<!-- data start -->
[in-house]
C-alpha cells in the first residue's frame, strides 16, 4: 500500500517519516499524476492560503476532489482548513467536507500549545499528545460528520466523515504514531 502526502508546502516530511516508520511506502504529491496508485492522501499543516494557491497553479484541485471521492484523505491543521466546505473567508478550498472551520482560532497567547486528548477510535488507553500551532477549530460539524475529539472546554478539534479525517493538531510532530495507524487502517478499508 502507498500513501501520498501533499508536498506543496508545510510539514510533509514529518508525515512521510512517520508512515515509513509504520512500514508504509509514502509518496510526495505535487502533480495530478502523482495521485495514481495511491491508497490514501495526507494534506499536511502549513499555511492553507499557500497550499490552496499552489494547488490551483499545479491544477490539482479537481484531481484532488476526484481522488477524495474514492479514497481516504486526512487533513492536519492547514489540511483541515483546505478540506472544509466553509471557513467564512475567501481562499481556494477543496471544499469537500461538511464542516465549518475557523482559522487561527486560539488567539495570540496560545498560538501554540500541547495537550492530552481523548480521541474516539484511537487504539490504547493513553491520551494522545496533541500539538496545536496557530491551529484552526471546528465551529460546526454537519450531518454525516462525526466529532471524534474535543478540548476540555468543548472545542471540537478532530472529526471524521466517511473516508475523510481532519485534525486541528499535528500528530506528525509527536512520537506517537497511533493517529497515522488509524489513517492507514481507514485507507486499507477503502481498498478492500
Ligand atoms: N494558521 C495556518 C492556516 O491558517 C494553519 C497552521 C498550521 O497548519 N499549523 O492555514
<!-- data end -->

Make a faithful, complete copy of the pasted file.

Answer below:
[in-house]
C-alpha cells in the first residue's frame, strides 16, 4: 500500500517519516499524476492560503476532489482548513467536507500549545499528545460528520466523515504514531 502526502508546502516530511516508520511506502504529491496508485492522501499543516494557491497553479484541485471521492484523505491543521466546505473567508478550498472551520482560532497567547486528548477510535488507553500551532477549530460539524475529539472546554478539534479525517493538531510532530495507524487502517478499508 502507498500513501501520498501533499508536498506543496508545510510539514510533509514529518508525515512521510512517520508512515515509513509504520512500514508504509509514502509518496510526495505535487502533480495530478502523482495521485495514481495511491491508497490514501495526507494534506499536511502549513499555511492553507499557500497550499490552496499552489494547488490551483499545479491544477490539482479537481484531481484532488476526484481522488477524495474514492479514497481516504486526512487533513492536519492547514489540511483541515483546505478540506472544509466553509471557513467564512475567501481562499481556494477543496471544499469537500461538511464542516465549518475557523482559522487561527486560539488567539495570540496560545498560538501554540500541547495537550492530552481523548480521541474516539484511537487504539490504547493513553491520551494522545496533541500539538496545536496557530491551529484552526471546528465551529460546526454537519450531518454525516462525526466529532471524534474535543478540548476540555468543548472545542471540537478532530472529526471524521466517511473516508475523510481532519485534525486541528499535528500528530506528525509527536512520537506517537497511533493517529497515522488509524489513517492507514481507514485507507486499507477503502481498498478492500
Ligand atoms: N494558521 C495556518 C492556516 O491558517 C494553519 C497552521 C498550521 O497548519 N499549523 O492555514